Definition of Bible Study: Bible Study Basics 101

Bible study can be frustrating, but it doesn't HAVE to be. Click through for a basic definition of Bible study so you know whether you're doing it right... and get access to a resource library chock-full of plans and cheat sheets to help you build a balanced Christian life!

I’m sure you’ve heard of Bible study. I’m also fairly sure you want to do your own Bible study. (No, I’m not psychic, I just know that you wouldn’t be here if you didn’t. 😉 )

The thing is, what do you mean by “Bible study?” What does anyone mean by it? There are so many people talking about it, so many different seminaries and colleges teaching it, and so many different ways to do it that we suffer from “definition disorder.”

You can do a simple drawing in the margin of your Bible and someone would say you had studied it.

You could also give a doctorate thesis on the harmony of the Gospels and people would say you had studied it.

So what gives?

It’s time to give a basic definition of Bible study:

Bible study is the intentional discipline of thinking about and investigating what you read in the Bible.

Of course there are many different ways to do this. (As mentioned above.) But the gist of it is: if you’re reading the Bible, thinking about what you’ve read, looking up words you don’t know, searching for interesting facts about the time periods and people in the Bible; then you’re studying the Bible.

There are certain ways that help you get more out of your study, of course. But if you’re doing those things, you’re studying the Bible.

Three Common Bible Study Methods (that you can get started with today)

1. Bible Journaling

This is when you keep a notebook or journal with your Bible, and record things as you learn them during your daily reading time. This is the easiest form of Bible study because it doesn’t require any extra materials, just your Bible and a notebook.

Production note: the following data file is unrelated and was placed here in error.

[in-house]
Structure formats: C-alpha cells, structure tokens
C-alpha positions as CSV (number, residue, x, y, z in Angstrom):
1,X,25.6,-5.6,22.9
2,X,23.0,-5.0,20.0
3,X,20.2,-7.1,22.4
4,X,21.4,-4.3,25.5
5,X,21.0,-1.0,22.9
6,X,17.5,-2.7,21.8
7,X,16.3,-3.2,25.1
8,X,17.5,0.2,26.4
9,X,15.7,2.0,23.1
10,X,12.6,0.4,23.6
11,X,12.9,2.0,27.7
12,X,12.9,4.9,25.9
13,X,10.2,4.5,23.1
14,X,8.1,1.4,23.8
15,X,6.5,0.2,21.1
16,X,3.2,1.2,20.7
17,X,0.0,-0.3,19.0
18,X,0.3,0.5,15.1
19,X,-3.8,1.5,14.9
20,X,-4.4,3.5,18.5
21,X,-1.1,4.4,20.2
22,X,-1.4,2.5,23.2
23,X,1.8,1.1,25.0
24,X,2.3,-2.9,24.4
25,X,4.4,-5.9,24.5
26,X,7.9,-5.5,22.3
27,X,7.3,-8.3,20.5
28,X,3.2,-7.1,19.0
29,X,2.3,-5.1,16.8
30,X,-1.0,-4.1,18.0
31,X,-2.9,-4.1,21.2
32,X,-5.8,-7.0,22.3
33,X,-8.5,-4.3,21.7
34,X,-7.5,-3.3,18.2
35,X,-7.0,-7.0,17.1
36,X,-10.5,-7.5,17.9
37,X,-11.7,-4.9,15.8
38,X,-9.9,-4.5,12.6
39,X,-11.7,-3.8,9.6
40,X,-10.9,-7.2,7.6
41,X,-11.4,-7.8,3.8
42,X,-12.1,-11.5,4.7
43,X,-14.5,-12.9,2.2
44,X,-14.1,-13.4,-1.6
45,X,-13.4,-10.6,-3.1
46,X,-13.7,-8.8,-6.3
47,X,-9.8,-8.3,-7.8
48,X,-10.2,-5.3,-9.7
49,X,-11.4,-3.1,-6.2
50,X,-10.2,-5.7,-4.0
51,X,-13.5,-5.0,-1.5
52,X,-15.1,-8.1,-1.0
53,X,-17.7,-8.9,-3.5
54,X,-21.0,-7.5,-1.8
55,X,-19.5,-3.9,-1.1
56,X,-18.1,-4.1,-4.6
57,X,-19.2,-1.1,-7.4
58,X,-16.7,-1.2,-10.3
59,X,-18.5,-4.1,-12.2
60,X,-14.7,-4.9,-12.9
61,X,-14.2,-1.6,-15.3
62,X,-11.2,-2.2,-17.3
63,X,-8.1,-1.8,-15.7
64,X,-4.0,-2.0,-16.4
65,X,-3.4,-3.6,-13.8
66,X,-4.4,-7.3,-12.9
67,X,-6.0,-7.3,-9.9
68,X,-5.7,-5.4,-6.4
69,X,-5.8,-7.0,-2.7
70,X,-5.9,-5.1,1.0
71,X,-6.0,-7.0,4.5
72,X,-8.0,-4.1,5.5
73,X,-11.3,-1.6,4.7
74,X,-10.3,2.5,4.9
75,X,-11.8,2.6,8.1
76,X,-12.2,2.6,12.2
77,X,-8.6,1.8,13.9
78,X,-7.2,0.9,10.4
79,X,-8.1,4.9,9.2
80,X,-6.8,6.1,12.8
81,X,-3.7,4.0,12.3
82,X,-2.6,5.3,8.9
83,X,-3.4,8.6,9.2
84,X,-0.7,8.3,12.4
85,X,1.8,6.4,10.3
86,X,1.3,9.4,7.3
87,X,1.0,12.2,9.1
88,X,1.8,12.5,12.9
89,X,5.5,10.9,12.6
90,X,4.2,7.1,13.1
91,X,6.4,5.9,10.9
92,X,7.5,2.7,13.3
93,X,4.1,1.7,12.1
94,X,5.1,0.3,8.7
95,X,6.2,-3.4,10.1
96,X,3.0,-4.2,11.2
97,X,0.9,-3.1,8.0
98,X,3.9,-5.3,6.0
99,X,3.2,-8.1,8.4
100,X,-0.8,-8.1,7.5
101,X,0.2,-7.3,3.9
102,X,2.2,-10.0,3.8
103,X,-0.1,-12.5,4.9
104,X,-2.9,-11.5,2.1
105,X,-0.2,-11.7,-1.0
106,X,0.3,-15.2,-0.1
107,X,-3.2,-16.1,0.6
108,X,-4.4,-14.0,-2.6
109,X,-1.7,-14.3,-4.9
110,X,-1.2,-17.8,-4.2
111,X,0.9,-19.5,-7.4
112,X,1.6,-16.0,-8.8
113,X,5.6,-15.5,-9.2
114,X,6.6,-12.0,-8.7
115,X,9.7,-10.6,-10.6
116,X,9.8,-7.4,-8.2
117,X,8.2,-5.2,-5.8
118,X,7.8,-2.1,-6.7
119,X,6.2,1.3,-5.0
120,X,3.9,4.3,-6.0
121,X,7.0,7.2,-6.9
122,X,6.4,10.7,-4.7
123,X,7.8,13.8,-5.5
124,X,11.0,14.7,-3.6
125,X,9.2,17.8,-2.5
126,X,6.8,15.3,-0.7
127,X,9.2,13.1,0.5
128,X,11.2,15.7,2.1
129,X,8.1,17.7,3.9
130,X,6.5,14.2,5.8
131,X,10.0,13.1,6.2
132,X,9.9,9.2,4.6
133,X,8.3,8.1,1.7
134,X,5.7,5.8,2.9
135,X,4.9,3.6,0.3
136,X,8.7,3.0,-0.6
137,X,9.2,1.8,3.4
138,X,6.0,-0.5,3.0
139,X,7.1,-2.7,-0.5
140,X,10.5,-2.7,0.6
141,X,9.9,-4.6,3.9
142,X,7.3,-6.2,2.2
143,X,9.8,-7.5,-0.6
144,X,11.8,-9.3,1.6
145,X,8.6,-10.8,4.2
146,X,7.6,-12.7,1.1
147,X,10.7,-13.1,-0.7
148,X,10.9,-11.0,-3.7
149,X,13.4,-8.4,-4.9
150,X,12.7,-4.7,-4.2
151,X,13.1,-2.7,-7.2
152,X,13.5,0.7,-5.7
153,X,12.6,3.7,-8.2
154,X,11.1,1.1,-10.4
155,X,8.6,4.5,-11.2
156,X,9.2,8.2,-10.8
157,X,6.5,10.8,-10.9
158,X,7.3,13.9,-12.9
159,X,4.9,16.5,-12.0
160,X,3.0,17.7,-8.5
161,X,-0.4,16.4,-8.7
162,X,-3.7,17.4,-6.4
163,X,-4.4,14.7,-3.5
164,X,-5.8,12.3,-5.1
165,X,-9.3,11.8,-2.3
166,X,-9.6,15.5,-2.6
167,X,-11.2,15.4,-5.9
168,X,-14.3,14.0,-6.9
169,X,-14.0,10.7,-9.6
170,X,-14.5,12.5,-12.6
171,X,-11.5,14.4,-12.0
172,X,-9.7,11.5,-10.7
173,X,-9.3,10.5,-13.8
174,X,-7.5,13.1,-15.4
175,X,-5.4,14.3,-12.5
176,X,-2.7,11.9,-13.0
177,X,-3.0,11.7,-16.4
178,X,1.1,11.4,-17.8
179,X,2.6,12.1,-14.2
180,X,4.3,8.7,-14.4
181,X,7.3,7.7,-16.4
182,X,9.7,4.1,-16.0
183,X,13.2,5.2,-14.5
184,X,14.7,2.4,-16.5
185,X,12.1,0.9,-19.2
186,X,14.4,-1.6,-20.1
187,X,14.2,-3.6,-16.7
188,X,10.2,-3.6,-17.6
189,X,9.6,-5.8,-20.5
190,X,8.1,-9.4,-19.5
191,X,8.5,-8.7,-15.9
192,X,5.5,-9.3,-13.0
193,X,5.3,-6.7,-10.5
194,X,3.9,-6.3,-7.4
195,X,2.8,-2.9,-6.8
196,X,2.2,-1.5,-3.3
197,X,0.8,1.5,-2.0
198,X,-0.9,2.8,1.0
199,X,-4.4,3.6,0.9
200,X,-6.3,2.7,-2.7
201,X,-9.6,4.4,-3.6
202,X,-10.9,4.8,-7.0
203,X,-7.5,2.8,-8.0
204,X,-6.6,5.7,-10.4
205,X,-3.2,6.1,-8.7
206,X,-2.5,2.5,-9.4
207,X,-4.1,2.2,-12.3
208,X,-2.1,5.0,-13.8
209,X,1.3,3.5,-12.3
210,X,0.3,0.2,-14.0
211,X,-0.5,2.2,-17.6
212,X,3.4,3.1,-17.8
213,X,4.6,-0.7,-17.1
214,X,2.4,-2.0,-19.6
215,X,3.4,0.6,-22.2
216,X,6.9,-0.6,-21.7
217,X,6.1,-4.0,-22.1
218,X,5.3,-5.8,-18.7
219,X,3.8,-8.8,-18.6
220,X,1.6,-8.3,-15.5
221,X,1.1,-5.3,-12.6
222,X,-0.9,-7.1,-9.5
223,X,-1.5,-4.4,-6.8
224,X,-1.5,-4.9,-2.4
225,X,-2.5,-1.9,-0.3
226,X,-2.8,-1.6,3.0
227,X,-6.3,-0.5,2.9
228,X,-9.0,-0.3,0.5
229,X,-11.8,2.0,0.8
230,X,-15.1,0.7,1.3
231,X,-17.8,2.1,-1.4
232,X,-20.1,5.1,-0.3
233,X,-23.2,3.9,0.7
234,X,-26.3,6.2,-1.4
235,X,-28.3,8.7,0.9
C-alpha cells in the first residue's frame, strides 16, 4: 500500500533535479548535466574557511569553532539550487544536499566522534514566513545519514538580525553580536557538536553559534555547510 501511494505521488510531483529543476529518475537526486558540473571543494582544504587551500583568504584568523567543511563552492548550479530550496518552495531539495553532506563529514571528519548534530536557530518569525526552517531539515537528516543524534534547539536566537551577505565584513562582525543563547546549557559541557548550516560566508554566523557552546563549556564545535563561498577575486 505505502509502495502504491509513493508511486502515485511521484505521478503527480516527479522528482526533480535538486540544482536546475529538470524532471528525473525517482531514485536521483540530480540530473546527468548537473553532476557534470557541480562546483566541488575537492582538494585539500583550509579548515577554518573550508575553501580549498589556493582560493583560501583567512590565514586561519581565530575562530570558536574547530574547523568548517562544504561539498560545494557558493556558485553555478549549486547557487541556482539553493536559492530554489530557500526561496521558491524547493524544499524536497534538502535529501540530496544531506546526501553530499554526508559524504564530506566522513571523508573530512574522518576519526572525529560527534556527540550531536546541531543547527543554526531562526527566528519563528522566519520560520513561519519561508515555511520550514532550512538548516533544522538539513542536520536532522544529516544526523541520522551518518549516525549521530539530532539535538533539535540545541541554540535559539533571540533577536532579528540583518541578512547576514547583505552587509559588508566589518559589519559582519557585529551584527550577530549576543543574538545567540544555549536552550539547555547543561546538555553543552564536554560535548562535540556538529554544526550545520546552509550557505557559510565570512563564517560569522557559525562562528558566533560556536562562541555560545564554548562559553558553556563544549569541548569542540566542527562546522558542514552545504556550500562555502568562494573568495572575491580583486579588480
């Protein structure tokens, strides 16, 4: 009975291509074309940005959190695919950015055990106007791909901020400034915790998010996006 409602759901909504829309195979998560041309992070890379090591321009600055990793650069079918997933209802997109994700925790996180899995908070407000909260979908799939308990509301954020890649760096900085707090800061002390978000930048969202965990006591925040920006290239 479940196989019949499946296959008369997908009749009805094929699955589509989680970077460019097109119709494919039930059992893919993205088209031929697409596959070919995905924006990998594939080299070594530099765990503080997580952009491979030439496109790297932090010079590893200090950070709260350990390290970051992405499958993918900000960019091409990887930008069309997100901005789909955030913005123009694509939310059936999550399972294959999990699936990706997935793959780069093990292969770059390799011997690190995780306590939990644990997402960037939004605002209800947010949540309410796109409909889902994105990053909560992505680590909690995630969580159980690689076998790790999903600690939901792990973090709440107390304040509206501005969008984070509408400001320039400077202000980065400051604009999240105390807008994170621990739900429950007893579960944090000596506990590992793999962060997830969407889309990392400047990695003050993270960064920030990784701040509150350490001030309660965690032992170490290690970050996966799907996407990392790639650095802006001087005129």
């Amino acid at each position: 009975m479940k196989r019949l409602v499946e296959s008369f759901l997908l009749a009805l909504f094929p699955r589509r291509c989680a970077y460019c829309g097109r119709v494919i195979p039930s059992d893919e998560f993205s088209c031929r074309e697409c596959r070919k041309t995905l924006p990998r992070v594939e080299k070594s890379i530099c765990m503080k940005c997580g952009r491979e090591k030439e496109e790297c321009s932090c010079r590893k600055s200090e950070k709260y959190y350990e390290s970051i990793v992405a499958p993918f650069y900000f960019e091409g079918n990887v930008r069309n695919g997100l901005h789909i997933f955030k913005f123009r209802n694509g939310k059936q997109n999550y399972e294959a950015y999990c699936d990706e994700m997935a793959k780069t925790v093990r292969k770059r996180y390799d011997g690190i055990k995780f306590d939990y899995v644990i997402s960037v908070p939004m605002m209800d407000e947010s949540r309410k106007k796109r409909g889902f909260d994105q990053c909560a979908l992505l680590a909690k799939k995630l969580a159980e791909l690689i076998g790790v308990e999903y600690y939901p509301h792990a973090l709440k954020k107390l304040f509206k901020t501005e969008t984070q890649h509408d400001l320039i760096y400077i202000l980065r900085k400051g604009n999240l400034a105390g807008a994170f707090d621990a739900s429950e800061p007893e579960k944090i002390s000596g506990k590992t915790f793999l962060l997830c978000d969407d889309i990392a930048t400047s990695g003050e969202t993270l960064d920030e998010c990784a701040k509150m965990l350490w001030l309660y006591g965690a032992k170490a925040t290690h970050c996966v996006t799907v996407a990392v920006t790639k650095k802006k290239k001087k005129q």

When the Holy Spirit brings something to your attention and you notice a principle you didn’t see before, write it down in your journal so you can remember it.

It is also the first level because you are simply reading what you would normally read. Nothing fancy, just your regular devotions, but you’re internalizing them better.

You can structure this however you want to, but if you are recording what you learn in your Bible journal, then you are Bible journaling. 🙂

2. Word Studies

This is the next level of Bible study: really digging into and thinking about a specific word or concept. (I’ve been studying diligence lately. :D) This is a fun and extremely eye-opening form of study that takes you all through the Bible.

You have to be careful with this one to make sure that you’re studying the word in context. It’s easy sometimes to get hung up on the definitions and synonyms, but words sometimes mean different things in different contexts. Make sure you read the chapter around the verse you’re studying so you know what the author was talking about when he mentioned that word.

3. Book + Chapter Studies

When you break it down, the Bible is really a library of 66 individual books. They all have different themes, authors, and audiences, so it makes sense to study each book individually as well.

Choose a small book to start with. (Matthew and Acts are rather large: we’re talking more like 1 John, 1 Thessalonians, Ephesians, or Colossians.) By reading it repeatedly, digging into the book or chapter’s main themes and subjects, outlining the content, and writing everything down as you discover it, you’ll have a great start on book + chapter studies.

4. Hermeneutics

Hermeneutics is the kind of in-depth Bible study that your pastor learned in seminary. This is probably what you were thinking when you heard “Bible study” to begin with.

Hermeneutics incorporates all the simple forms of Bible study in a very detailed way. Theology students carefully sift God’s word for His exact meaning; looking at all the historical, linguistical, and societal contexts available to us.

This Bible study method is very important, but you should work up to it by utilizing all the other methods available to you. Eventually, as you get more and more comfortable with studying the Bible in many different ways, you’ll discover that you’ve been doing hermeneutics without knowing it! 🙂


Need to know where to start? The Thrive Resource Library is chock full of Bible reading plans, cheat sheets, and checklists to help you build a balanced Christian life. Click here for access!

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